Wednesday, June 13, 2012

Welcome Rain in West, whilst dryness lingers elsewhere

It has been more then a month between drinks, but good rainfall fell across most WA growing regions stabilisng spiraling crop concerns. Greater intensity was in the Geraldton and Northern Kwinana zone, but even in these regions rainfall totals were still erratic. Morawa for example, for the first five months of the year had only received 38mm (74mm deficient against the long-term trend). But so far in June the region has already received 79mm. Over the East Coast, most regions continue to hum along apart from SA Malle,  parts of Victoria and SW NSW dry conditions will have already had irreversible yield damage.  There is no joy on the forecast either, with these regions set to remain thirsty at least for the next week.

Grower new crop wheat was active at $250 port, but as prices drifted lower grower selling vanished. Track bids for old crop has held steady at the higher end of the trading range, bouncing from lows set earlier this month. Whilst canola market continues to tread water being in a $10 range since May. The AUD has bounced back nearly 3c, nudging parity against the USD, eroding new crop prices further.

Tuesday night the USDA released their latest world supply and demand report. It was considered slightly bearish for corn and slightly positive for soybeans and wheat. Verdict is still out on some production numbers though, especially with high yields still factored in for US crop and still a large Australian crop (26mmt).  Market attention now turns to the weather, and with forecast rain for the Midwest into the weekend may pressure futures further.

New crop production cuts were made in Russia (-3mmt to 53mmt), US (-300kt to 61mmt) and EU (-1mmt to 131mmt) whilst consumption was also cut by 4.6mmt on the proviso that cheaper corn will muscle in on market share. This Russian dryness story is a long way from over; temperatures continue to be nudging 37˚C through most of this week in the lower Volga region. Crop stress will continue, and potentially final output could be sub 50mmt. Australian output was steady at 26mmt, but at this stage would likely be an additional 2mmt to come off this. World ending stocks for both old (-1.47mmt to 195mmt) and new crop (-2.4mmt to 185mmt) were all lower. And although stocks to use ratio is lower year on year at 27.2%, it is still at comfortable levels. Remember that over the last year it has been the tight corn stocks (particular in the US), which has inflated wheat prices in the face of mountains of grain.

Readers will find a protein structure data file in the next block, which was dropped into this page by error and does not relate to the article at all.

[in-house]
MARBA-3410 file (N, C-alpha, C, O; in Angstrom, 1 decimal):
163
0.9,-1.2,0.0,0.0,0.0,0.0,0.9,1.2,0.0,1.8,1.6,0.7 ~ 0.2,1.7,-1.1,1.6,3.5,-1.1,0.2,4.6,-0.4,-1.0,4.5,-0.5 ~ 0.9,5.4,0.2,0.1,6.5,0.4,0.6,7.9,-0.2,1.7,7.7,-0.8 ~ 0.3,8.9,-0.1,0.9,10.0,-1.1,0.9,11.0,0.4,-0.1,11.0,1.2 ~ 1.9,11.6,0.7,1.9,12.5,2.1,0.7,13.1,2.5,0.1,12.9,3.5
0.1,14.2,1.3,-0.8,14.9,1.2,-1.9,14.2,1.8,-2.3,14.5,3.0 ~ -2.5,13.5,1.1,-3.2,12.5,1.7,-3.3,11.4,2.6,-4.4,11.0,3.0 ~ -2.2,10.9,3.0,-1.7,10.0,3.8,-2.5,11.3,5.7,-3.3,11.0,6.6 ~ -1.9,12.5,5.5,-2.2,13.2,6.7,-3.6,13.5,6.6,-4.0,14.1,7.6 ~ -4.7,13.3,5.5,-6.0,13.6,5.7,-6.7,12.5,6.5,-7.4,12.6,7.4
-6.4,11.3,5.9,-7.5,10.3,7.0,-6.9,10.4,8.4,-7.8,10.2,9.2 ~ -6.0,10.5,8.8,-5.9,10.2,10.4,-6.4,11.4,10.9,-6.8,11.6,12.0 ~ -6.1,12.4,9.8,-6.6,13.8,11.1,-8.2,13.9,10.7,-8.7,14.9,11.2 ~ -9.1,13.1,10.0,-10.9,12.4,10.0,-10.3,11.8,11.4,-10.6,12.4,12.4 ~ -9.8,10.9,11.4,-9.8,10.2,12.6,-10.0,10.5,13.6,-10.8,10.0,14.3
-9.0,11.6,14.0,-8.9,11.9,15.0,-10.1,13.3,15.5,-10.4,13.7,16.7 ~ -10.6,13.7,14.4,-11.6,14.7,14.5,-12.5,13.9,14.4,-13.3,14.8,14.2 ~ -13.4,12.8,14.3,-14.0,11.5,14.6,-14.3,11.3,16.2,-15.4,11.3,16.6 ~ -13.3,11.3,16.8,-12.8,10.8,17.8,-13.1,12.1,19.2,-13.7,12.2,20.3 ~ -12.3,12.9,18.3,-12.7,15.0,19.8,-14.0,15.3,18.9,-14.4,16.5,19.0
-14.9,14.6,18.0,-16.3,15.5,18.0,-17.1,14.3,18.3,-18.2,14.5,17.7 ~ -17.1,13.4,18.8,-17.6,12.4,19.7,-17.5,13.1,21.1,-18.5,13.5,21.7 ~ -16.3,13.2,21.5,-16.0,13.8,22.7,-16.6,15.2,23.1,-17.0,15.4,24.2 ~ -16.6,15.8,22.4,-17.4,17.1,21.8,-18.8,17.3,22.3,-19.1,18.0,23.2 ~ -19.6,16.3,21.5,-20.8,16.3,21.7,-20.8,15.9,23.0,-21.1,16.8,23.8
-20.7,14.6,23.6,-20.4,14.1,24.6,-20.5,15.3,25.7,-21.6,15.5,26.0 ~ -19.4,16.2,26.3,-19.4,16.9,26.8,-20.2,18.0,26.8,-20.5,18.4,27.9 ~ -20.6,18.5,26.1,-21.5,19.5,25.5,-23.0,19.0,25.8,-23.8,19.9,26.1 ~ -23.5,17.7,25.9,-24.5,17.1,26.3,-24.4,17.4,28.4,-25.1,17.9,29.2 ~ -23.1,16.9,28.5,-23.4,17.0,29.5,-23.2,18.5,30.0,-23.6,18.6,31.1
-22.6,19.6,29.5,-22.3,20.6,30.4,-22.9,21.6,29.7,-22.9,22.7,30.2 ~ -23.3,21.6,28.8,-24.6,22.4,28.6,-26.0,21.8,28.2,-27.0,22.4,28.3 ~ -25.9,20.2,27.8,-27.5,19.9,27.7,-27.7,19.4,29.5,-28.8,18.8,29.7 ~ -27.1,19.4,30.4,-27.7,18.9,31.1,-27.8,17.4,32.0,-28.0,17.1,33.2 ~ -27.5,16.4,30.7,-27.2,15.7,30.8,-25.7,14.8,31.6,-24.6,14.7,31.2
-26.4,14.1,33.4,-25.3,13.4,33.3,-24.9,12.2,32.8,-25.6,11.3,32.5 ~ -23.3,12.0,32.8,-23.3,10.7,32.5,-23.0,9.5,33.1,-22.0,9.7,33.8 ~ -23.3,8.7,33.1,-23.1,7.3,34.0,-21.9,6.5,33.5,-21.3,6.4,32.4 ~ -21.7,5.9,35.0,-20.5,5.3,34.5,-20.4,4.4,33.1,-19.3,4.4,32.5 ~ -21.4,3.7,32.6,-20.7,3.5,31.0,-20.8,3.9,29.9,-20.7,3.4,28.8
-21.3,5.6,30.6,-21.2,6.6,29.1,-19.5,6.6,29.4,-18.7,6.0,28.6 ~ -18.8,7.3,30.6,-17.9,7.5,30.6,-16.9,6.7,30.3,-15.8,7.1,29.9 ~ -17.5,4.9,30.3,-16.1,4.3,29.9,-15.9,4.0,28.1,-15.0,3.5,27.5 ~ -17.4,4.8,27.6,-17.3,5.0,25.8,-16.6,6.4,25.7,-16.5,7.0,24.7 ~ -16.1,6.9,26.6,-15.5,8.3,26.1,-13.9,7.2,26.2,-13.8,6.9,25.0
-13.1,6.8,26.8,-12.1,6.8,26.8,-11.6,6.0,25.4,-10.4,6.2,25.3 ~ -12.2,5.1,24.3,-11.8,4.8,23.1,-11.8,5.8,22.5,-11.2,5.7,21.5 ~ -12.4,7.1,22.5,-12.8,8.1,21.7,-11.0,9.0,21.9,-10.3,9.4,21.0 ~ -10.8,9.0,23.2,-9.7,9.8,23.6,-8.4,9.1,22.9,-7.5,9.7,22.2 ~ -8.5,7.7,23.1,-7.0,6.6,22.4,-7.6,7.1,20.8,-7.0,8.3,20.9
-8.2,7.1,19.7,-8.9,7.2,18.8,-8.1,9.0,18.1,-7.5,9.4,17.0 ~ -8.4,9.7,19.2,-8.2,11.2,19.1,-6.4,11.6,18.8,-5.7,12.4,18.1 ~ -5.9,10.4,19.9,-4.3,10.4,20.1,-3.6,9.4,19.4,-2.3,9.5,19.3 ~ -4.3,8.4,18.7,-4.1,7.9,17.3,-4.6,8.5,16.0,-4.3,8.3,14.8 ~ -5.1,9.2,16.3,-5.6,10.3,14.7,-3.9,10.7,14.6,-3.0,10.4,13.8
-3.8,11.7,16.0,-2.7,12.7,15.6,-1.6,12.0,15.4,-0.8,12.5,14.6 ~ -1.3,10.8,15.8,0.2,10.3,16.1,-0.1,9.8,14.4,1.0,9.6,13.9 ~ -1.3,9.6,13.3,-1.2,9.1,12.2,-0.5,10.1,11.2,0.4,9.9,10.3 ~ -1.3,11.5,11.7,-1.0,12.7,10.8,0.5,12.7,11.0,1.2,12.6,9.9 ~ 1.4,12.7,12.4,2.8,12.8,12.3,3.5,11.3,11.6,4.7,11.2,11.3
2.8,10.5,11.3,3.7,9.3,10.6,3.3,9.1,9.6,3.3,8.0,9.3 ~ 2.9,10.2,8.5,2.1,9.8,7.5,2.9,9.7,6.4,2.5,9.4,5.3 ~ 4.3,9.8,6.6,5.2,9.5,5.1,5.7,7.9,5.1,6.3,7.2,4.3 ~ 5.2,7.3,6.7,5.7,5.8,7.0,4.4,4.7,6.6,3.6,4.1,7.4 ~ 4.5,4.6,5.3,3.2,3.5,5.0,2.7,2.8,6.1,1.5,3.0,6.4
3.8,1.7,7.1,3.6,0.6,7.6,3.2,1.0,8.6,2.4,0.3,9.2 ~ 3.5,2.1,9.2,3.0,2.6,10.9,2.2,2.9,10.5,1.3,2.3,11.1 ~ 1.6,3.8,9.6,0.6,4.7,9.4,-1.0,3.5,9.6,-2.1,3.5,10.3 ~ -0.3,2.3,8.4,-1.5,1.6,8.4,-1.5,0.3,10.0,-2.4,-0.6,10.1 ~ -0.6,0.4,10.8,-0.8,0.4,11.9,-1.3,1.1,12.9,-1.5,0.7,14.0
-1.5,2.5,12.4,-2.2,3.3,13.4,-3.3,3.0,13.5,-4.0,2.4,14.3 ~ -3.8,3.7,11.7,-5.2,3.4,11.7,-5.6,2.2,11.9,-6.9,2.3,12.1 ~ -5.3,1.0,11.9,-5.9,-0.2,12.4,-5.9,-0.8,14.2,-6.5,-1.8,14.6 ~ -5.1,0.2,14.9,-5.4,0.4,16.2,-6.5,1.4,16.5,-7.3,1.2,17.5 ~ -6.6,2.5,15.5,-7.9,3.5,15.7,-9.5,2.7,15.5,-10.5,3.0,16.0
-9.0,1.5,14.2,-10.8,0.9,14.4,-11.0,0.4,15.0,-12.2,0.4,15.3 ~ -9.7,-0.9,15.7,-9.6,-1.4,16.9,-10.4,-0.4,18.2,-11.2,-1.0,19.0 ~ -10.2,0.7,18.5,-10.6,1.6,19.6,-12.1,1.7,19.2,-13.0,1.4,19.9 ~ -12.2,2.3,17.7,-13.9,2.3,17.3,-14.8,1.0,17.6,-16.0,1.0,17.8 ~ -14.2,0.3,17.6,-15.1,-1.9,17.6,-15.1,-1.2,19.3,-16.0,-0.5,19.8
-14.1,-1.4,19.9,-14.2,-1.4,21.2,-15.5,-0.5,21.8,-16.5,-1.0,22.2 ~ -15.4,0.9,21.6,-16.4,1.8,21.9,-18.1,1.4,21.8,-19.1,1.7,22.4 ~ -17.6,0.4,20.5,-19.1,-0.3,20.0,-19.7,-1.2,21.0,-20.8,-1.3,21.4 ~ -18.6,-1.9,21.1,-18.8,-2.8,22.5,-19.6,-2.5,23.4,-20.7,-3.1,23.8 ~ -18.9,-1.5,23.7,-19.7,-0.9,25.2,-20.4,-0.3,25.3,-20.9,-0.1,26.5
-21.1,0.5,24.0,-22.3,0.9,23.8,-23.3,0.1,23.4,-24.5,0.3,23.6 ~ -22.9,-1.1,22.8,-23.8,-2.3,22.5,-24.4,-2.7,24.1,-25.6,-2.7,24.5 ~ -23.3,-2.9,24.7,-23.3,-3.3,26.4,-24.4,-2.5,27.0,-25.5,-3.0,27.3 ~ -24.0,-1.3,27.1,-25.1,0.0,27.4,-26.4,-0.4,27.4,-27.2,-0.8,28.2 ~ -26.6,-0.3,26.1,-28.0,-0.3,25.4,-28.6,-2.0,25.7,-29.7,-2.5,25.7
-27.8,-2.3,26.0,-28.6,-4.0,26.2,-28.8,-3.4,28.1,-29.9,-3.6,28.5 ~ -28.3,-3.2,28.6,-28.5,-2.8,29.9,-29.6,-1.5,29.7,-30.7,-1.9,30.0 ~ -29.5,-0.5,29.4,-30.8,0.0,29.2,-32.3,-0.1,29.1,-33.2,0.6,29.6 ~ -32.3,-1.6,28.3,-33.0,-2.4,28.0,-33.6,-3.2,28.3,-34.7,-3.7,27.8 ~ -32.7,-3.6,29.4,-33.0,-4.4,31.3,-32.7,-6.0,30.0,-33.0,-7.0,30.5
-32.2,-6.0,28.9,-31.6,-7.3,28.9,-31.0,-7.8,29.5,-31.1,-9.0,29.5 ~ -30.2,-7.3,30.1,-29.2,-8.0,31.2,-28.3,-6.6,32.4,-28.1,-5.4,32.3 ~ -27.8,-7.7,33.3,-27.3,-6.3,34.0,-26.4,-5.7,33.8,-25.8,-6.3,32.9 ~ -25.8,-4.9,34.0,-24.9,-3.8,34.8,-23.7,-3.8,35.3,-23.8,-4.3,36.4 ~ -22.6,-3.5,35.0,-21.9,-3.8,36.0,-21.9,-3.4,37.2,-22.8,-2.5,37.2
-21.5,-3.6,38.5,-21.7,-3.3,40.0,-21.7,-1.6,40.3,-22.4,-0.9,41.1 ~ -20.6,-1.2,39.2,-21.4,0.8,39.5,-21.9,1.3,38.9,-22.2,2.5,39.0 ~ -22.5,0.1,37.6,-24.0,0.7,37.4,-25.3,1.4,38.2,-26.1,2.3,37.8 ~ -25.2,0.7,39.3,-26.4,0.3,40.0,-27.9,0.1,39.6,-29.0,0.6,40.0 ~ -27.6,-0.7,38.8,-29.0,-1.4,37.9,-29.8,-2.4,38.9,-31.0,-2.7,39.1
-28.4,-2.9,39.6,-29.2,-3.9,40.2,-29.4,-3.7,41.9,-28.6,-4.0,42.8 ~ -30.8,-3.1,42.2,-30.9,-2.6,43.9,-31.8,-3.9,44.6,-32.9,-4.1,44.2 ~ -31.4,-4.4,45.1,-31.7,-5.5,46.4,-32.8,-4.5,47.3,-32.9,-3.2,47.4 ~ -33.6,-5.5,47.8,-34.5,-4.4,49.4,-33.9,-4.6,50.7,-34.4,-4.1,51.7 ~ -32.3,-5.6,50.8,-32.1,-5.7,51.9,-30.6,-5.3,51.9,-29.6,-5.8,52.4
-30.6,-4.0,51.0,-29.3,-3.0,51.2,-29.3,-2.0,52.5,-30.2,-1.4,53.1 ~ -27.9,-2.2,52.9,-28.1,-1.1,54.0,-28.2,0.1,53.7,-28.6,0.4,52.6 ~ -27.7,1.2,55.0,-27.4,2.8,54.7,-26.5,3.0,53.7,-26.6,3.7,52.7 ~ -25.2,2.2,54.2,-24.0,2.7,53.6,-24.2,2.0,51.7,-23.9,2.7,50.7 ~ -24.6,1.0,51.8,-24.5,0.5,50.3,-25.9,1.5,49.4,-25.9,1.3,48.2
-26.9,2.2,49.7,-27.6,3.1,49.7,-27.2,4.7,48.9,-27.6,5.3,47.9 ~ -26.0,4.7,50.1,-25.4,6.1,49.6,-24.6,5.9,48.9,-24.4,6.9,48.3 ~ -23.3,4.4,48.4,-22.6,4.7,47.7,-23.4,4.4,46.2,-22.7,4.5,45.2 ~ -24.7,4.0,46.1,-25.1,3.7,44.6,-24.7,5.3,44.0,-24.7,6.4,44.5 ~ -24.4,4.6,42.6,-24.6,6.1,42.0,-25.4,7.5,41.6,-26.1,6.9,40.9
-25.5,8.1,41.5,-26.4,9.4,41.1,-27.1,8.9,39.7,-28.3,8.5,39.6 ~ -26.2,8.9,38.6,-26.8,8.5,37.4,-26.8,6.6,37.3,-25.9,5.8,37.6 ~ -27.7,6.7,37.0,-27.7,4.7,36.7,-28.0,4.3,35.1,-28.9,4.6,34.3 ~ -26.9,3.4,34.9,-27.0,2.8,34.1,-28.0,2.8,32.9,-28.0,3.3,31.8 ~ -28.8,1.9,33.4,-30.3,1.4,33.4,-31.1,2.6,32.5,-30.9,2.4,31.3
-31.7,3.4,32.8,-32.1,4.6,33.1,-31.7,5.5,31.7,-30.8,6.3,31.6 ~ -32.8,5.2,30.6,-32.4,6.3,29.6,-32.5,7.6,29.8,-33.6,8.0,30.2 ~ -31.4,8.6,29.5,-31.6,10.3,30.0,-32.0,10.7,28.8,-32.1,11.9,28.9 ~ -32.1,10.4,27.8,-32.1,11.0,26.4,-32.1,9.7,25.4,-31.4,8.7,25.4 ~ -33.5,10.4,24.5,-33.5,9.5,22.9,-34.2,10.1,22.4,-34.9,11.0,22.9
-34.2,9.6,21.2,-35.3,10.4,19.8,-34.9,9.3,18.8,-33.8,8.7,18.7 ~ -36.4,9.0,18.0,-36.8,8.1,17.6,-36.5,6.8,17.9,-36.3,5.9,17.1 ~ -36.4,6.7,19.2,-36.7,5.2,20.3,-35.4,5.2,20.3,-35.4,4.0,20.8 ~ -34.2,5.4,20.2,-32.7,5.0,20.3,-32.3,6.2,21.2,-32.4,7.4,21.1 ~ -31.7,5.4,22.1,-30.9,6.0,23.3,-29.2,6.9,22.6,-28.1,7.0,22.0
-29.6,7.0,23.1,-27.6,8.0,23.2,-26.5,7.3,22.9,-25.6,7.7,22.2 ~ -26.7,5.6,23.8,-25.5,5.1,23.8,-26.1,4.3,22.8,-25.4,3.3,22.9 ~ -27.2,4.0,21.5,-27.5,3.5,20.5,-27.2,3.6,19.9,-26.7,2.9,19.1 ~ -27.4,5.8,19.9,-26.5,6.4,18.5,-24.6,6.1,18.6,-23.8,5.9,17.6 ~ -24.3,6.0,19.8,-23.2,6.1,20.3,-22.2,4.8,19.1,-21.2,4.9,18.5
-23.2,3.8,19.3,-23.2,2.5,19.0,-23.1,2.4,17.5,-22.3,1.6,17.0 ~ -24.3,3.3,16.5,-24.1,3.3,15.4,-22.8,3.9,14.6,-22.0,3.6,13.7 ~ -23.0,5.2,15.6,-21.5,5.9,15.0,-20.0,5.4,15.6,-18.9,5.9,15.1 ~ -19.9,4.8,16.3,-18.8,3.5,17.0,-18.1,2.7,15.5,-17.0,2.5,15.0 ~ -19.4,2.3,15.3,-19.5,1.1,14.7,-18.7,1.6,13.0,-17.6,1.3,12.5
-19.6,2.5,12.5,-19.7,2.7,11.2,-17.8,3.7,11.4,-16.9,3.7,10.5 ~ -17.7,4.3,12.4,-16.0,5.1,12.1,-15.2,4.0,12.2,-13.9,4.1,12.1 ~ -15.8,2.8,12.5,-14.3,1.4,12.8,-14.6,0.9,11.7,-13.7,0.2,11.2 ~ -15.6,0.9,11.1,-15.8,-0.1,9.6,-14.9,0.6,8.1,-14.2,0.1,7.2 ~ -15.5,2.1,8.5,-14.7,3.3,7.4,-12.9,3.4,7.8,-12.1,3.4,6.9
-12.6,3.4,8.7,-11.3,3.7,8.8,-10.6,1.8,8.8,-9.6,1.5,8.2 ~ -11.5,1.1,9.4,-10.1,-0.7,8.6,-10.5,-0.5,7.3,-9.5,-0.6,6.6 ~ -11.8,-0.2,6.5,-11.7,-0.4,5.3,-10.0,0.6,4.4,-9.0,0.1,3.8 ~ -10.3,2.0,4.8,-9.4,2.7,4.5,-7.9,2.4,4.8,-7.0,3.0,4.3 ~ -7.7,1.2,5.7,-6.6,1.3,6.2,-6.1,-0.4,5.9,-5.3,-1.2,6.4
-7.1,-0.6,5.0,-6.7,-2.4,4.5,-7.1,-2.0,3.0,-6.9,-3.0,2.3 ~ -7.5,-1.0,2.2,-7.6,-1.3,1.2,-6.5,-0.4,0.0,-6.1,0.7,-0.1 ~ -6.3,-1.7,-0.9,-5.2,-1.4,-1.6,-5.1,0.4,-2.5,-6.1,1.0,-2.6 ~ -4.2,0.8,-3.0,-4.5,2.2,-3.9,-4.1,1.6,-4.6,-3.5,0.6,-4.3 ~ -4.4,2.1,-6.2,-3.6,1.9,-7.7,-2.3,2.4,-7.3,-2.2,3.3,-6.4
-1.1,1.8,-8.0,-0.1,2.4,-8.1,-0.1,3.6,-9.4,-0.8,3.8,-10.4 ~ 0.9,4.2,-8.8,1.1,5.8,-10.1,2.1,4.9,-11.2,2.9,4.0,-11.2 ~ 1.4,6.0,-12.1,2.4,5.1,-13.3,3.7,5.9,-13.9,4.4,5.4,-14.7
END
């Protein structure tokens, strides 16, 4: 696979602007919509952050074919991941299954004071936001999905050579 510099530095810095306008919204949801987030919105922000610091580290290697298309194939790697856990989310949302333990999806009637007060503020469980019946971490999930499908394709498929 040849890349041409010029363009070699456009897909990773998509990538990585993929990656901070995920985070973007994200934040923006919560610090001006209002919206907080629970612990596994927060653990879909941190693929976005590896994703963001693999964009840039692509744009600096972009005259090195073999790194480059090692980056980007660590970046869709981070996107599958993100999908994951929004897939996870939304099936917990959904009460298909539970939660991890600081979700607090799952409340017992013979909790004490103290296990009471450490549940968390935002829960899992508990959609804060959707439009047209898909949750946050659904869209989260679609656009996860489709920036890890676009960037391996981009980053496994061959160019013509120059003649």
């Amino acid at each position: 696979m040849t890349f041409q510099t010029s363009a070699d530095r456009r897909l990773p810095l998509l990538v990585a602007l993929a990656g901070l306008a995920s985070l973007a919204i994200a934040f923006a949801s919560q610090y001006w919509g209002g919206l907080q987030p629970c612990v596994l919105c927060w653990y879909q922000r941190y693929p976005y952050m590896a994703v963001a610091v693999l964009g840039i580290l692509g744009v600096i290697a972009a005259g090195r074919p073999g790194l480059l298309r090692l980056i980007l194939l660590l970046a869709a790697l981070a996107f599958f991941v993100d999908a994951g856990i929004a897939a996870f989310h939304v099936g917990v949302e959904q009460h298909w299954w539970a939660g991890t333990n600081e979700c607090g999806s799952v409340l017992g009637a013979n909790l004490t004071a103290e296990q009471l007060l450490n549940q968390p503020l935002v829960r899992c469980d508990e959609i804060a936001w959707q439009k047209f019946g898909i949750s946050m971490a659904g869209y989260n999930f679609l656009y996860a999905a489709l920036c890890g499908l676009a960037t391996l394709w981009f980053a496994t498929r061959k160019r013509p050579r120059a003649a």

Global old crop corn ending stocks were adjusted 1.6mmt higher (129mmt), with only minimal cuts to Argentinean corn (21mmt), whilst Brazilian output was bumped up 2mmt (69mmt).  Chinese old crop stocks were increased by 1mmt to 59mmt, which flies in the face of the recent record domestic prices there!

New crop corn output +4mmt; EU (64mmt) and FSU (36mmt) were increased by 1.1mmt each. Whilst Chinese output was also +2mmt (195mmt), even though conditions have been dry. On the back of a monster crop (376mmt), US 12/13 ending stocks remain unchanged at 47.7mmt. This will be the biggest in seven years.  The USDA stuck with a record high yield estimate of 166 bpa, surprising the trade as crop conditions have deteriorated with key Midwest states topsoil parched. Last years average yield was 147.2bpa, however the 20-year trend is at 160.5pba. There is some good rain/cool temps forecast for the US Corn Belt (25 – 75mm) into this weekend, if this rain eventuates will continue to pressure new crop values. However over the last couple of weeks these rainfall events have all seemed to peter out, with rainfall deficits ranging between 100 - 150mm!

Oilseeds were the lone bull, closing higher on the back of tighter stocks and shrugging off potential wet weather in the Midwest. The USDA pegged US old crop ending stocks at just 4.7mmt, sharply below forecasts and 1mmt below last month. World old crop ending stocks (53.36mmt) was more or less unchanged from last month, with more cuts expected from the Argentinian crop. Chinese imports were also adjusted 1mmt higher to 57mmt, but imports could eventually be between 58 – 60mmt, with higher prices still not curbing demand.

Even though current US conditions (60% good/excellent), is 6% less then the ten year average at this time of year, the USDA left US new crop yield unchanged at 43.9bpa (+2.4bpa from 2011). This would be an 87mmt crop, +4mmt higher then last year. However the stocks to use ratio will continue to decline 1.3% to 4.3%, which is the lowest since 1965/66! The USDA even lowered exports by 544kt and crush by 272kt from May to make the number fit! All other 

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